Date of Award


Document Type


Degree Name

Doctor of Philosophy (PhD)



First Advisor

James Olney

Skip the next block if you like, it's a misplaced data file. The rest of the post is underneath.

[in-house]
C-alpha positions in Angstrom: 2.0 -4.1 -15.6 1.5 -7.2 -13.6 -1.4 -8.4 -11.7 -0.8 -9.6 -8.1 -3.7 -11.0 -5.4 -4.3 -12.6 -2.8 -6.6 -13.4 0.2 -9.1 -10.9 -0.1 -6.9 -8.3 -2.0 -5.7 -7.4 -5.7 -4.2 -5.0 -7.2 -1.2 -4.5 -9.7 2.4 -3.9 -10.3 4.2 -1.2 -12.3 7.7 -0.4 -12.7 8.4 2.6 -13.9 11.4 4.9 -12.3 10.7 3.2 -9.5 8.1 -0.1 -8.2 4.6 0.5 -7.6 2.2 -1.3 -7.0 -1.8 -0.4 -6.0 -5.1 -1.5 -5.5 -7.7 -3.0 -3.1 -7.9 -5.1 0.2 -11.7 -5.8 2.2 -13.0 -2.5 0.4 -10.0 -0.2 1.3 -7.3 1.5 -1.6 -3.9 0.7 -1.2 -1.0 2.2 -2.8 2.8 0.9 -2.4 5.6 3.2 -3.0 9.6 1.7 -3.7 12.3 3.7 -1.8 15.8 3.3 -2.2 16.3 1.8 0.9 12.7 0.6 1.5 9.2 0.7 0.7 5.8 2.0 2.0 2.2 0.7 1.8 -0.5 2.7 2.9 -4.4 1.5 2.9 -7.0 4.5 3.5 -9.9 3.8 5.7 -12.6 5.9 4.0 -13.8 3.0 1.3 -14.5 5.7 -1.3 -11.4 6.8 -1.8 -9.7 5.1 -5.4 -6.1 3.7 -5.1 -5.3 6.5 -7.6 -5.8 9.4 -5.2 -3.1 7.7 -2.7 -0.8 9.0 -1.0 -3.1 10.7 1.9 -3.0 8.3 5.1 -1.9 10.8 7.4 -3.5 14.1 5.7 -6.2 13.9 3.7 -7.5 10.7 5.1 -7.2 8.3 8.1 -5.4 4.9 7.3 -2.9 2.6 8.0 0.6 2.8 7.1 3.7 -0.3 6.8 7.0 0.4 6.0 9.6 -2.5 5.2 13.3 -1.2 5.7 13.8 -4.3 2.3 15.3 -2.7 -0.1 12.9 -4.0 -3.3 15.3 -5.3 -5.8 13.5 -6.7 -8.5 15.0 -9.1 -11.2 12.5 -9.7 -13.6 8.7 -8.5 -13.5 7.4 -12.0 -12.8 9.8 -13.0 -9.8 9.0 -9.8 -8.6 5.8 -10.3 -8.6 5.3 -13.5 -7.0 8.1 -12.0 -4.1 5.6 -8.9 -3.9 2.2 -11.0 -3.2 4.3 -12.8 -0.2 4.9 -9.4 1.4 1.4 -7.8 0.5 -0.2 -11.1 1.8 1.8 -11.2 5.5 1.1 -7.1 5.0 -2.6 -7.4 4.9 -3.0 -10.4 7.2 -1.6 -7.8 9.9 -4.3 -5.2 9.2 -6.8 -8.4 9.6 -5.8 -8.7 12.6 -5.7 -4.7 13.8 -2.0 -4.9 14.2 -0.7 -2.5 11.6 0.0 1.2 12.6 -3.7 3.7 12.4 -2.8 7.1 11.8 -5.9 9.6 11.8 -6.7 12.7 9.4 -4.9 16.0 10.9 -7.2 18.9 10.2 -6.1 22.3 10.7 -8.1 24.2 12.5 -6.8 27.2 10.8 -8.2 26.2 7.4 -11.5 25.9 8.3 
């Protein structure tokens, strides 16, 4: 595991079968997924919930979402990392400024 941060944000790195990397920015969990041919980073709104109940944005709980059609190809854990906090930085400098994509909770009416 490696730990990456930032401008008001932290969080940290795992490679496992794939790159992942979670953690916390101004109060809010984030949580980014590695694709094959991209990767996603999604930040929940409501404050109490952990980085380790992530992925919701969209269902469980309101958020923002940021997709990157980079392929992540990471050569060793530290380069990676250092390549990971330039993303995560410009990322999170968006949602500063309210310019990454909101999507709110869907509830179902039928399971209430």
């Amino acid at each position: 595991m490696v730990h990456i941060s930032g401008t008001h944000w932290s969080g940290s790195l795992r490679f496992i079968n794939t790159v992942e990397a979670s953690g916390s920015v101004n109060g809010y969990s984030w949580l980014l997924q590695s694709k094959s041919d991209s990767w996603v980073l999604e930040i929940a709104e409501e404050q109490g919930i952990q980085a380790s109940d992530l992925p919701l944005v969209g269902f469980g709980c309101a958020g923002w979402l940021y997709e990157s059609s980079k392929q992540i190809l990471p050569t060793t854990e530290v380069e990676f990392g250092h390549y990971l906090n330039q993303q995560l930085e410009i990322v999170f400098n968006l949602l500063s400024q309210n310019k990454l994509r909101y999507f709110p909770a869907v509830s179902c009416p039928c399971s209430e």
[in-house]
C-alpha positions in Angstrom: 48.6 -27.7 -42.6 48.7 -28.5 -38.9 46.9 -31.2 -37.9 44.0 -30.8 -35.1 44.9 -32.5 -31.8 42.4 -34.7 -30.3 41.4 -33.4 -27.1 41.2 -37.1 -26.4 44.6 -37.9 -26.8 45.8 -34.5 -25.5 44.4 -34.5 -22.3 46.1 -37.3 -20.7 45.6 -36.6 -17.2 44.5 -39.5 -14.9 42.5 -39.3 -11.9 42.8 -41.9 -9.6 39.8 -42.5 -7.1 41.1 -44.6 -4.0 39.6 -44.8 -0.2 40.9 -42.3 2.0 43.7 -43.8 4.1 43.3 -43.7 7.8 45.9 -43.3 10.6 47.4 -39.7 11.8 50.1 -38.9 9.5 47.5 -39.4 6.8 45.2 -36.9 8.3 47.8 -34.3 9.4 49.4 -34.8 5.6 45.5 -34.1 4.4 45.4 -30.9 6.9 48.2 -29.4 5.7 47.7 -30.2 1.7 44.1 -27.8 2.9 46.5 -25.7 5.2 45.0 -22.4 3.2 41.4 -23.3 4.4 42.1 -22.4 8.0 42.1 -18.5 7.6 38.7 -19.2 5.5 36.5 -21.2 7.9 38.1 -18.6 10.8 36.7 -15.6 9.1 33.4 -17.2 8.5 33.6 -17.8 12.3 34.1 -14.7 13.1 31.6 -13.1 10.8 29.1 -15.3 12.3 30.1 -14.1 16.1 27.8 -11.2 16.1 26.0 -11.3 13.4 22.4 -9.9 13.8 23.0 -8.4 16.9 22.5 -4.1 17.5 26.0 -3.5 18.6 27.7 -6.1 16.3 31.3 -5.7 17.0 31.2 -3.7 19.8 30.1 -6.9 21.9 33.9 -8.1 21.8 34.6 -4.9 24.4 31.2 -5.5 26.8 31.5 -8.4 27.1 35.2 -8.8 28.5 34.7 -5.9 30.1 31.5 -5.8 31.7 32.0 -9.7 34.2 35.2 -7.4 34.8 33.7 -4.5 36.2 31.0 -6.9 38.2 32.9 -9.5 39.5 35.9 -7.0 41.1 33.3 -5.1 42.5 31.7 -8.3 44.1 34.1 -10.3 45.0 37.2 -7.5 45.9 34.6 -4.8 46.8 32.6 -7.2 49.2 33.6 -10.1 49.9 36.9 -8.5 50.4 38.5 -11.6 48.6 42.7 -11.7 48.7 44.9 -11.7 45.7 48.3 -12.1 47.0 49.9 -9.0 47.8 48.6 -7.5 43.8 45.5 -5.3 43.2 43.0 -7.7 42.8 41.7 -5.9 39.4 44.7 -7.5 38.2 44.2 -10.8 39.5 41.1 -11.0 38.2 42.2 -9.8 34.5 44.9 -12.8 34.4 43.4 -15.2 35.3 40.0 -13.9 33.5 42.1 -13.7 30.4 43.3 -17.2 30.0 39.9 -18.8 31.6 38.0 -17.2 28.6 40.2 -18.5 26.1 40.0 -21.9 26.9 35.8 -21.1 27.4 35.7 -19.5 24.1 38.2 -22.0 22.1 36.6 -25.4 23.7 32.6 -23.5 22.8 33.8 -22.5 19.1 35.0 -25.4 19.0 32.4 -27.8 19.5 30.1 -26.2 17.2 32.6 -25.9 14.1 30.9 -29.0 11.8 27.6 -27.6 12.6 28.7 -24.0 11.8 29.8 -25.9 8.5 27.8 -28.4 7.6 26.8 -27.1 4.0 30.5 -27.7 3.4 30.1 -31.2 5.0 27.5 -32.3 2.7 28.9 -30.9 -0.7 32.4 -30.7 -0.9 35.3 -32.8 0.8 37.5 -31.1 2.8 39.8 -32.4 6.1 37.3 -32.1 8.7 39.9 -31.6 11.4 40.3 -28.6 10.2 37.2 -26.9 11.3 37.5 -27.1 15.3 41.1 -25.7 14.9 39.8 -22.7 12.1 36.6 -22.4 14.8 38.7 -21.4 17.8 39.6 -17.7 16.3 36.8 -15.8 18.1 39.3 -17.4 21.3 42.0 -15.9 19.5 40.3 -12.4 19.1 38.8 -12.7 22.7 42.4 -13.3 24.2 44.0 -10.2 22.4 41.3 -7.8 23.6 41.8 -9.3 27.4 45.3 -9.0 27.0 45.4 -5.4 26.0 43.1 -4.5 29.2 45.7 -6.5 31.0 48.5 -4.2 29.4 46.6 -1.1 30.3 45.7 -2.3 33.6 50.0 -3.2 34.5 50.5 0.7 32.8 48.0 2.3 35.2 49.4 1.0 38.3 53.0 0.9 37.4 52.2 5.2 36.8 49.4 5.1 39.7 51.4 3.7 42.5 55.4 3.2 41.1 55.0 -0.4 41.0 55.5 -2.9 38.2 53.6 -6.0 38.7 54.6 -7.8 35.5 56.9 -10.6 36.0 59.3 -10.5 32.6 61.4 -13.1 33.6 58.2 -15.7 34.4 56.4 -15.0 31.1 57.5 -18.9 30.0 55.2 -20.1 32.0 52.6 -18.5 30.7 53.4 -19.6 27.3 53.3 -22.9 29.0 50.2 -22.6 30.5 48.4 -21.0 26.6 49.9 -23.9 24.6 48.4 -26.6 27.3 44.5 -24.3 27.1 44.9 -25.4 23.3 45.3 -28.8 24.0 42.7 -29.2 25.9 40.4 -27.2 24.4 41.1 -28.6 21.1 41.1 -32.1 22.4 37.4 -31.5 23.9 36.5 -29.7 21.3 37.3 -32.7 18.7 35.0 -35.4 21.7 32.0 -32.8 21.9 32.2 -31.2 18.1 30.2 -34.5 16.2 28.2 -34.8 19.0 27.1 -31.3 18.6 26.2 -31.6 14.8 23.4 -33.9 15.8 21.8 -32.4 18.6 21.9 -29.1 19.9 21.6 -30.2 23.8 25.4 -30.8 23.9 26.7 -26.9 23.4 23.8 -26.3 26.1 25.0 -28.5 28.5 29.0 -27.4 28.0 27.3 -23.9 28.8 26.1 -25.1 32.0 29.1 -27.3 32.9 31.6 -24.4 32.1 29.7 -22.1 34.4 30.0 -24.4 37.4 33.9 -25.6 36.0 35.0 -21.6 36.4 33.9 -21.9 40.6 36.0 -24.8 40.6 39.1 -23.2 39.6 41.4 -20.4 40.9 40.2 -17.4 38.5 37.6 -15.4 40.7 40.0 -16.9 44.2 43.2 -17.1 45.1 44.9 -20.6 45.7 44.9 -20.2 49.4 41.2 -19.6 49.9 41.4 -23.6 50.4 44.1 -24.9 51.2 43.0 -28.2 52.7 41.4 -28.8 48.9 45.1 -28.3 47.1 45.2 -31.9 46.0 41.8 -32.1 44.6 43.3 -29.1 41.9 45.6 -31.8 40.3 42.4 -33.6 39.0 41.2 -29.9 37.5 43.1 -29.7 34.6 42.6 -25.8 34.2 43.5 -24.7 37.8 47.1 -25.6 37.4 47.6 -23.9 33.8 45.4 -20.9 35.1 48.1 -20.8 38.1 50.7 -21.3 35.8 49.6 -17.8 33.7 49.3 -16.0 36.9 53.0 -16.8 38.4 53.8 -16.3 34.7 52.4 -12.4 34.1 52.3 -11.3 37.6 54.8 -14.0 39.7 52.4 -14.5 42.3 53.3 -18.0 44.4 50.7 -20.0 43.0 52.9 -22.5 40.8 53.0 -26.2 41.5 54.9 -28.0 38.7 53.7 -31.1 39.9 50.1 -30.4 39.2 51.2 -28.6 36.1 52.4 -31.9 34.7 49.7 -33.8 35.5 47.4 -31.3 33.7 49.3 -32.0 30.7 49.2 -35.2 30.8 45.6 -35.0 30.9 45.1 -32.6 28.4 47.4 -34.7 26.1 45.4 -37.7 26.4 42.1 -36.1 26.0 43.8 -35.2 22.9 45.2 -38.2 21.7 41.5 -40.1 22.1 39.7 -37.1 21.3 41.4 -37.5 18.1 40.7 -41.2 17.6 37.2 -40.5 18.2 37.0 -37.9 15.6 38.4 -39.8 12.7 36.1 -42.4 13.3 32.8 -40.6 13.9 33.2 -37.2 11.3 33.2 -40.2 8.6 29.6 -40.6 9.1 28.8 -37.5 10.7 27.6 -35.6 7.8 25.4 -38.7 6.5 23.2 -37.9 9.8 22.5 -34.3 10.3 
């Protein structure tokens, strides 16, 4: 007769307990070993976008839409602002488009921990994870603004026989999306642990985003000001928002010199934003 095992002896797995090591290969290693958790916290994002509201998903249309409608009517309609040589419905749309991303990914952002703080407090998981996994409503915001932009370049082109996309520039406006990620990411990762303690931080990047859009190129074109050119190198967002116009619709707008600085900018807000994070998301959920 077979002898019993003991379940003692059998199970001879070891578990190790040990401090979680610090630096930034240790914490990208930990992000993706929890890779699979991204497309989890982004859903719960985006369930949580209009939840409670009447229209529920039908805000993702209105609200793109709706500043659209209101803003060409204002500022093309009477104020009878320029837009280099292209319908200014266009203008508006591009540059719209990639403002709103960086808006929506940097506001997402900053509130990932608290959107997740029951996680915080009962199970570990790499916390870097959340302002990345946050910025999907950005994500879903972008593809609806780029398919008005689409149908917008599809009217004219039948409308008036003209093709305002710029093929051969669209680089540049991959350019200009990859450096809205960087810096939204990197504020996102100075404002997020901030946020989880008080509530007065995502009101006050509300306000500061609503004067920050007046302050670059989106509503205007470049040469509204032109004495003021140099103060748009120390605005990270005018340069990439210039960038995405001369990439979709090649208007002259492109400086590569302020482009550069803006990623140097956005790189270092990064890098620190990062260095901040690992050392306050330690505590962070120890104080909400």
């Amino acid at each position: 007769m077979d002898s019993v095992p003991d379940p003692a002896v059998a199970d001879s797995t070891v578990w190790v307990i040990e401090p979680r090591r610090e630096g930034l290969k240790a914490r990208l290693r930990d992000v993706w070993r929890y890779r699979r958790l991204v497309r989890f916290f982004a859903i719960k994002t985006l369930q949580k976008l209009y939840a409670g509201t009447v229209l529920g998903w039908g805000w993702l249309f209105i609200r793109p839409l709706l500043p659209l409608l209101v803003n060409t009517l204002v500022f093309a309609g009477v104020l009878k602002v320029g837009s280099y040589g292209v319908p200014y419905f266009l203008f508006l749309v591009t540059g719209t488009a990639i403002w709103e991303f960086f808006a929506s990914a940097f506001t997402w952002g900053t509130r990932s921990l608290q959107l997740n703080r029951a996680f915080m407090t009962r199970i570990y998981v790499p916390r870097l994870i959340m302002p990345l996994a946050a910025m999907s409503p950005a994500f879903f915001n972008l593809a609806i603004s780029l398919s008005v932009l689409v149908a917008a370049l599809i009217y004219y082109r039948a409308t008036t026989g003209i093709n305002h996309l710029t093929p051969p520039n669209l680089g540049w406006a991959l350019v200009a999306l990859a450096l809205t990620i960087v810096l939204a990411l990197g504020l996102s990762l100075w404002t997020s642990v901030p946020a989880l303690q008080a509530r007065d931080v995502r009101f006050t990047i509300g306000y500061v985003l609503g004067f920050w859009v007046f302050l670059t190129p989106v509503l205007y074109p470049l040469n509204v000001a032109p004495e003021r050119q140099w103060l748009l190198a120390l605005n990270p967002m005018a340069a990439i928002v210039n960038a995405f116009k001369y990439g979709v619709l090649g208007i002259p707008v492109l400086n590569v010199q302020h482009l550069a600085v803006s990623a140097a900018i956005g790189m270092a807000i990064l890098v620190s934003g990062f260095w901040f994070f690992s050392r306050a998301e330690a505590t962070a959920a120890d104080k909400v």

Beginning with a definition of "race" as a system of discourse about human difference sustained by its symbolic articulations, I approach "race" as analogous to the social disciplines that Foucault describes as constructing the modern subject. Bringing together certain speculations of Lacan, Fanon, and Morrison, I suggest that this racial discipline facilitates a racial "mirror stage" through which "blackness" and "whiteness" are projected as distinct and unified conceptions of identity. My readings of representative texts examine how such racial identity patterns are both seductive as resolutions of self-discord and destructive in tension with the multiple, interpersonal, and historical determinations of the self. The anxieties of psychic and bodily disintegration represented in these texts simultaneously inscribe this tension and, because they are evoked in overtly racialized contexts, suggest the uses and effects of "race" in U.S. culture. These implications of "race" are quite different for whites and blacks, but it is precisely the study of texts by white and black writers together, as a literature of social racialization, rather than as literatures by "whites" and "blacks," that reveals the discursivity of "race" and its role in the construction and destruction of the self. Thus, chapter 2 reads Stein's representation of "black," fragmented subjectivity in Melanctha as racialized re-presentation of the social disciplines that circumscribed Stein's own identity and precipitated her anxieties of disintegration, while also noting how Stein's compositional approach dramatically illustrates "race" as a discursive system. Chapter 3 shows how Ellison's Invisible Man evokes the "white" mirror stage, its production of disciplinary models of "black" identity, and the disintegration of the "black" self-experience that results. Chapter 4 compares the blackface device employed in Berryman's Dream Songs to the function of historical minstrelsy, suggesting how Berryman simultaneously acknowledges the internal "blackness" that structures normative "white" identity, yet manipulates a carnivalized "blackness" to allay the moral and organizational anxieties of "whiteness." Chapter 5 suggests additional historical and theoretical directions for this racially politicized psychoanalytic criticism, applying Kohutian self psychology to the felt disintegration of the African-American self that, in Morrison's Beloved, is the legacy of slavery's intrapsychic and intrafamilial disruptions.